Data collection

We performed an interview and a complete physical examination on all subjects. We measured anthropometric parameters, insulin sensitivity, glucose tolerance, and serum CRP level before and 3 months after NSPT. Periodontal parameters, including O’Leary’s plaque index (PI),16 Ainamo and Bay’s gingival bleeding index (GBI),17 pocket depth (PD), and clinical attachment loss (CAL), were also measured before and 3 months after NSPT. Our primary endpoint measurement was insulin sensitivity and glucose tolerance, and our secondary outcome was improvement in the periodontal parameters.

Anthropometric measurements

We measured height to the nearest 0.5 cm and weight to the nearest 0.1 kg and calculated the body mass index (BMI) using Quetelet index in all subjects.18 We measured waist and hip circumference to the nearest 0.5 cm and calculated the waist to hip ratio. Per cent body fat was measured by bio-impedancemetry (TANITA BC 420 MA, TANITA Corporation, Tabashi-ku, Tokyo, Japan).

Periodontal examination

PD and CAL using a periodontal probe (PCP UNC 12, Hu-Friedy Manufacturing, Chicago, USA) were made on six sites (distobuccal, buccal, mesiobuccal, mesiolingual, lingual, and distolingual) of all teeth except the third molars. PD was measured as the distance from the free gingival margin (GM) to the bottom of the periodontal pocket.

CAL was measured as the distance from the cementoenamel junction (CEJ) to the bottom of the sulcus or the periodontal pocket: CAL=PD−(CEJ−GM), where GM was subject to recession and CEJ was exposed; the distance from the CEJ to the GM was given a negative value, and a positive value when the GM covered the CEJ.

O’Leary’s PI was used to evaluate the quantity of dental plaque and Ainamo and Bay’s GBI to evaluate gingival inflammation. Four sites (mesiobuccal, buccal, distobuccal, and lingual) were evaluated for each tooth except the third molars, and PI and GBI were expressed as the percentage of positive sites of the total number of examined sites.

Metabolic assessments

Insulin sensitivity measurement

Insulin sensitivity was evaluated using a short insulin tolerance test (SITT). For SITT, a fixed bolus of regular insulin dose of 0.15 IU/kg body weight was intravenously injected into the fasting subjects. Plasma glucose levels were measured every 3 min for 15 min. The Short Insulin Tolerance Test Index (KITT) which represents the slope of the linear decline in plasma glucose was then calculated by dividing 0.693 by the plasma glucose half-life (50% from baseline), denoted as t½.

Glucose tolerance measurement

Glucose tolerance was measured using the oral glucose tolerance test (OGTT). A 75 g OGTT was performed over 120 min after a 10-hour overnight fast. Blood samples were collected from an antecubital vein before and 120 min after the 75 g oral glucose load for glucose determination. Impaired fasting glucose and impaired glucose tolerance were defined according to the definition of the American Diabetes Association.

Biochemical measurements

Immunoturbidimetric method with agglutination to latex was used for CRP dosing using a CRP turbidimetric CROMATEST dosage kit (Linear Chemicals, Barcelona, Spain). Plasma glucose was measured by the hexokinase method (Roche Diagnostics, Mannheim, Germany).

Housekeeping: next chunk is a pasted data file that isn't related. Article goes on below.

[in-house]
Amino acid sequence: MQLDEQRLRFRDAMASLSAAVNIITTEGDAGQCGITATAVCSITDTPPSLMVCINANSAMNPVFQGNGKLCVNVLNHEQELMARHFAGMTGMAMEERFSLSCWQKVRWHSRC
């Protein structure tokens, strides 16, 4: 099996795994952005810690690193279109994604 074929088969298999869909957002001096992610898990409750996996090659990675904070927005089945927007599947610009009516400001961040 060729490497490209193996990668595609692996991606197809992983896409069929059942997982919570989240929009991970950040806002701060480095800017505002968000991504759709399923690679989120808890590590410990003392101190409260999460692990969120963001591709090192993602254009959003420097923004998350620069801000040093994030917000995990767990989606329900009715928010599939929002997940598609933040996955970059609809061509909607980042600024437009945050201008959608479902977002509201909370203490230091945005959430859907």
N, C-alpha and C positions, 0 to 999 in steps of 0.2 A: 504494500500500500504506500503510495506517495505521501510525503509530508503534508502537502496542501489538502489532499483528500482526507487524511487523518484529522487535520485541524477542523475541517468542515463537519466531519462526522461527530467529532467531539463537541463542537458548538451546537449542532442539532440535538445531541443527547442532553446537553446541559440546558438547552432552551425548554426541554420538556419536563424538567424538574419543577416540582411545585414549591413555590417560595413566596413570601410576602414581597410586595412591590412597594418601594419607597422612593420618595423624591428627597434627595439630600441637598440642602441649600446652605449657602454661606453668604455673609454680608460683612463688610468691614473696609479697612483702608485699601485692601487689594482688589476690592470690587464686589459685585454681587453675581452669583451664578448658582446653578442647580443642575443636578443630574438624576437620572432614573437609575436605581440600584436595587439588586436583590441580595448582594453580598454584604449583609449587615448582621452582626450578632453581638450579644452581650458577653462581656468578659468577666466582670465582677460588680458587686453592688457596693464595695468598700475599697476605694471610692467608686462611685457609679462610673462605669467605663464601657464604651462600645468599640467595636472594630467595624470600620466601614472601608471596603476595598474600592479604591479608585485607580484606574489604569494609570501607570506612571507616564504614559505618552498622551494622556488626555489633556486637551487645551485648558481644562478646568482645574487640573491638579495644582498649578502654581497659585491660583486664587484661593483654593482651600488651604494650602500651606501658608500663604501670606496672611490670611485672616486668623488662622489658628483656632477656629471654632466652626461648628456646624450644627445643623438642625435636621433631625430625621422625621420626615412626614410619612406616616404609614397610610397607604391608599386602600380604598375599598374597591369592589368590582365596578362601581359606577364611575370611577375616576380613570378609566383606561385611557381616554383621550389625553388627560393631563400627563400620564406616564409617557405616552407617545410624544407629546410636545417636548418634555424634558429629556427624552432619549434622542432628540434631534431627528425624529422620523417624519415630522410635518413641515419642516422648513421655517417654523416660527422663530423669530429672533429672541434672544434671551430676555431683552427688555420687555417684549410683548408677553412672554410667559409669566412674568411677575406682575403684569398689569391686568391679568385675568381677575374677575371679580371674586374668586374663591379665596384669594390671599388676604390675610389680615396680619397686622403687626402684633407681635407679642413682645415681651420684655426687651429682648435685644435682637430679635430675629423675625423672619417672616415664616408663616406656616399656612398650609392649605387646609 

Periodontal treatment

Mechanical therapy was completed at a single unlimited time appointment. Patients were trained and given instructions on oral hygiene practices and received oral hygiene kits, after scaling, polishing, and root planing of all teeth were done. The scaling was performed with a magnetostrictive ultrasonic device (Denjoy DUS-1A, Changsha, China), followed by polishing of all teeth with a polishing paste. Root planing and periodontal pockets curettage under local anesthesia were done using Gracey curettes, followed by subgingival irrigation with a 10% povidone-iodine solution. Povidone-iodine has rapid anti-bacterial activity and resists deactivation by salivary or blood proteins. these are the properties that justify its use. After mechanical therapy, each individual received 0.12% chlorhexidine solution for daily mouthwash for 7 days, twice a day. Six weeks after the intervention, a complete periodontal reassessment was carried out with bacterial plaque control procedures, including scaling and polishing, and guidance on oral hygiene was repeated.

Statistical analysis

Statistical analysis was performed using Stata V.12.0 software. Continuous variables were expressed as median (IQR) and categorical variables as count (percentage). The Wilcoxon matched-pairs signed-rank test was used to compare variables before and 3 months after NSPT. A p value ≤0.05 was considered statistically significant.

Results

Twenty-four subjects were enrolled in this study. A total of 20 subjects completed the study after excluding four patients during the 3 months of follow-up. The study flow diagram is shown in figure 1.

Figure 1

Diagram showing the flow of subjects through each stage of the trial. CRP, C reactive protein; OGTT, oral glucose tolerance test; SITT, short insulin tolerance test; NSPT, non-surgical periodontal treatment.

Subject characteristics

Women represented 25% of all patients (5 of 20). The age of the subjects ranged from 18 to 59 years, with a median of 37 (29–45) years. BMI ranged from 18.9 to 32.9 kg/m2, with a median BMI of 23.4 (21.35–26.57) kg/m2. According to the 2012 CDC-AAP classification, 8 subjects had severe periodontitis, 11 had moderate periodontitis, and 1 subject had mild periodontitis.

Anthropometric parameters before and 3 months after NSPT

BMI, waist and hip circumference, waist to hip ratio, and fat mass were not statistically different before and 3 months after NSPT (table 1).

Table 1

Anthropometric, periodontal, metabolic, and inflammatory parameters before and 3 months after NSPT